Erythromycin diffuses readily into most body fluids. Only low concentrations are normally achieved in the spinal fluid, but passage of the drug across the blood-brain barrier increases in meningitis. In the presence of normal hepatic function, erythromycin is concentrated in the liver and excreted in the bile; the effect of hepatic dysfunction on excretion of erythromycin by the liver into the bile is not known. Less than 5 percent of the orally administered dose of erythromycin is excreted in active form in the urine.
Erythromycin crosses the placental barrier, but fetal plasma levels are low. The drug is excreted in human milk.
Mechanism Of Action
Erythromycin acts by inhibition of protein synthesis by binding 50 S ribosomal subunits of susceptible organisms. It does not affect nucleic acid synthesis. Antagonism has been demonstrated in vitro between erythromycin and clindamycin, lincomycin, and chloramphenicol.
Many strains of Haemophiilus influenzae are resistant to erythromycin alone but are susceptible to erythromycin and sulfonamides used concomitantly.
Interactions With Other Antimicrobials
Staphylococci resistant to erythromycin may emerge during a course of therapy.
Erythromycin has been shown to be active against most strains of the following microorganisms, both in vitro and in clinical infections as described in the INDICATIONS AND USAGE section.
Staphylococcus aureus (resistant organisms may emerge during treatment)
The following in vitro data are available.
Erythromycin exhibits in vitro minimal inhibitory concentrations (MIC's) of 0.5 μg/mL or less against most (≥ 90%) strains of the following microorganisms; however, the safety and effectiveness of erythromycin in treating clinical infections due to these microorganisms have not been established in adequate and well-controlled clinical trials.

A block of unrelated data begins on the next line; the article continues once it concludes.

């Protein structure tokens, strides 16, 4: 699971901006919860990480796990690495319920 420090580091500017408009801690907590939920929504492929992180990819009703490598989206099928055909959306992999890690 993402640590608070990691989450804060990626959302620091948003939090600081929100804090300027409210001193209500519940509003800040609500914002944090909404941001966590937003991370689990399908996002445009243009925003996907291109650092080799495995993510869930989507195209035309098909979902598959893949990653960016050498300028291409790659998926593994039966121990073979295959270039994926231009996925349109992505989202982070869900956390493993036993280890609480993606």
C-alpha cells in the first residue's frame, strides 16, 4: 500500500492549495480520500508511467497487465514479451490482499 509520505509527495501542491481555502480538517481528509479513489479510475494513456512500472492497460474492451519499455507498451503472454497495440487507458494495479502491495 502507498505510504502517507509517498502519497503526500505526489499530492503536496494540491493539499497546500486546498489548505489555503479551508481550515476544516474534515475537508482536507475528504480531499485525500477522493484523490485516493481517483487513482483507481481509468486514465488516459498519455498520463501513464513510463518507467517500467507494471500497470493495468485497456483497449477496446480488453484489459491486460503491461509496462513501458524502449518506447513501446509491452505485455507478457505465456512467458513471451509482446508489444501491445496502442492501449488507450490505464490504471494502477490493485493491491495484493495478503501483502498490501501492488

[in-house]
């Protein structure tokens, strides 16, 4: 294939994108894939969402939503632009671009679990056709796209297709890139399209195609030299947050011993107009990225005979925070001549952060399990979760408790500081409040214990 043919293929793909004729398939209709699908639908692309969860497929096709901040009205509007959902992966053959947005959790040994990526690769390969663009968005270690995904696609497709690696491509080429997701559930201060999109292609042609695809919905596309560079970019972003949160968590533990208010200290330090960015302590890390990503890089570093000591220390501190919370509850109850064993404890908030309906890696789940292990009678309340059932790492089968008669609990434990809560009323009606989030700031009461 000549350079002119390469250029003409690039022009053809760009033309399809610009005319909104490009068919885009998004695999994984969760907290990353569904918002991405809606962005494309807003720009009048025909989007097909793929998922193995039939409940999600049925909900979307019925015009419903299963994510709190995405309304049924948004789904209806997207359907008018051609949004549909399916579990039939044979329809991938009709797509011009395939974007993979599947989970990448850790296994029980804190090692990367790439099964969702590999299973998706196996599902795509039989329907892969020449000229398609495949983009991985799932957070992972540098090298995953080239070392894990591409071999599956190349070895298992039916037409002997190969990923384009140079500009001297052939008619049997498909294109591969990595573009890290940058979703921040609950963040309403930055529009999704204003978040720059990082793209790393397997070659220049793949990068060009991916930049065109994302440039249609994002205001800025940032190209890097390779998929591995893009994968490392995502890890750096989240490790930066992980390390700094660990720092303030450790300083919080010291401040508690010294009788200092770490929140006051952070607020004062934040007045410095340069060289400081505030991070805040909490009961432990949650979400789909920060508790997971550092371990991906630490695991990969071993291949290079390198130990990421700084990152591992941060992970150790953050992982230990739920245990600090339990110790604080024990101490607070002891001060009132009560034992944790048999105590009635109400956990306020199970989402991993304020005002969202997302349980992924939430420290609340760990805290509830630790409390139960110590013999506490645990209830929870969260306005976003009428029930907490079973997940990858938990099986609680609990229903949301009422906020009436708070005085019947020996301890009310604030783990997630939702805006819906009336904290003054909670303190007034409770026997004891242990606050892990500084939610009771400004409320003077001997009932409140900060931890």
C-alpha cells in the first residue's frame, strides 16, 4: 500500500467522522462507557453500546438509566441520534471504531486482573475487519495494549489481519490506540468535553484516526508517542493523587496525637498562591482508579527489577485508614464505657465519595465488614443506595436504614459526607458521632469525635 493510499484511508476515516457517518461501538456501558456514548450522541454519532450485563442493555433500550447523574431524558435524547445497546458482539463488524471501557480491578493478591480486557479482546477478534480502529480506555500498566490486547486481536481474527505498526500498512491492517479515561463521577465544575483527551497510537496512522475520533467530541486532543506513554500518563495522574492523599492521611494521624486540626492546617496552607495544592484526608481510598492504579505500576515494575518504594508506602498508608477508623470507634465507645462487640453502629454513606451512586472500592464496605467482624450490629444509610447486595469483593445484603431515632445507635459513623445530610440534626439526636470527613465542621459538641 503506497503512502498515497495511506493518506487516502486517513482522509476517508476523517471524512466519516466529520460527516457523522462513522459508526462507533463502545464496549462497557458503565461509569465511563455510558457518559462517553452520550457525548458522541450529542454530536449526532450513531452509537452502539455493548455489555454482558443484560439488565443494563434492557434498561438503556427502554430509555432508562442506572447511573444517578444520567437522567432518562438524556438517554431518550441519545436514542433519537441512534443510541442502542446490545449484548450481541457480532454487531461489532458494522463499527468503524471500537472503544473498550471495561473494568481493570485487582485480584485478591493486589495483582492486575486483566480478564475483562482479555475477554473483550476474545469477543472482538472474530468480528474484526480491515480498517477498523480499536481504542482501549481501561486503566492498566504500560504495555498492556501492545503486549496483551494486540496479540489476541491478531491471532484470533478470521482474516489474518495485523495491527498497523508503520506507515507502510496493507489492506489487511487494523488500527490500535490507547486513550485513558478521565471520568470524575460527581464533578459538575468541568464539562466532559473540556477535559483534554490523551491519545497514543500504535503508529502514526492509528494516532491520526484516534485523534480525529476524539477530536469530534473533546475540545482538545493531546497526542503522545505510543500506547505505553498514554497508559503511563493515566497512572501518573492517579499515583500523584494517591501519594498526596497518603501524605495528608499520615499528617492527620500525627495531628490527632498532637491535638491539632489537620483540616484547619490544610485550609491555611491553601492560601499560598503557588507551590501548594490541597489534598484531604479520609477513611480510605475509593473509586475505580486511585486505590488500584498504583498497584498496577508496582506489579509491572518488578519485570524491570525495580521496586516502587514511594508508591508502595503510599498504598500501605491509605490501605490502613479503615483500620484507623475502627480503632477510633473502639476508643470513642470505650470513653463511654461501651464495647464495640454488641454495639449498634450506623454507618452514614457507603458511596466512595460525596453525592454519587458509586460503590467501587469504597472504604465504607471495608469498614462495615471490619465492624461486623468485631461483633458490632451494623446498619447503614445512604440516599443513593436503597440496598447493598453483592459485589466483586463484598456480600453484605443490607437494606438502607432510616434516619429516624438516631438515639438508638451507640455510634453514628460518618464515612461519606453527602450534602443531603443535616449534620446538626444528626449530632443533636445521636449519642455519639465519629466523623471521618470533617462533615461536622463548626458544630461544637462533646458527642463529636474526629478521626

Viridans group streptococci
For specific information regarding susceptibility test interpretive criteria and associated test methods and quality control standards recognized by FDA for this drug, please see: https://www.fda.gov/STIC.
Patients should be counseled that antibacterial drugs including Ery-Ped should only be used to treat bacterial infections. They do not treat viral infections (e.g., the common cold). When Ery-Ped is prescribed to treat a bacterial infection, patients should be told that although it is common to feel better early in the course of therapy, the medication should be taken exactly as directed. Skipping doses or not completing the full course of therapy may (1) decrease the effectiveness of the immediate treatment and (2) increase the likelihood that bacteria will develop resistance and will not be treatable by Ery-Ped or other antibacterial drugs in the future.
Diarrhea is a common problem caused by antibiotics which usually ends when the antibiotic is discontinued. Sometimes after starting treatment with antibiotics, patients can develop watery and bloody stools (with or without stomach cramps and fever) even as late as two or more months after having taken the last dose of the antibiotic. If this occurs, patients should contact their physician as soon as possible.
Report Problems to the Food and Drug Administration
You are encouraged to report negative side effects of prescription drugs to the FDA. Visit the FDA MedWatch website or call 1-800-FDA-1088.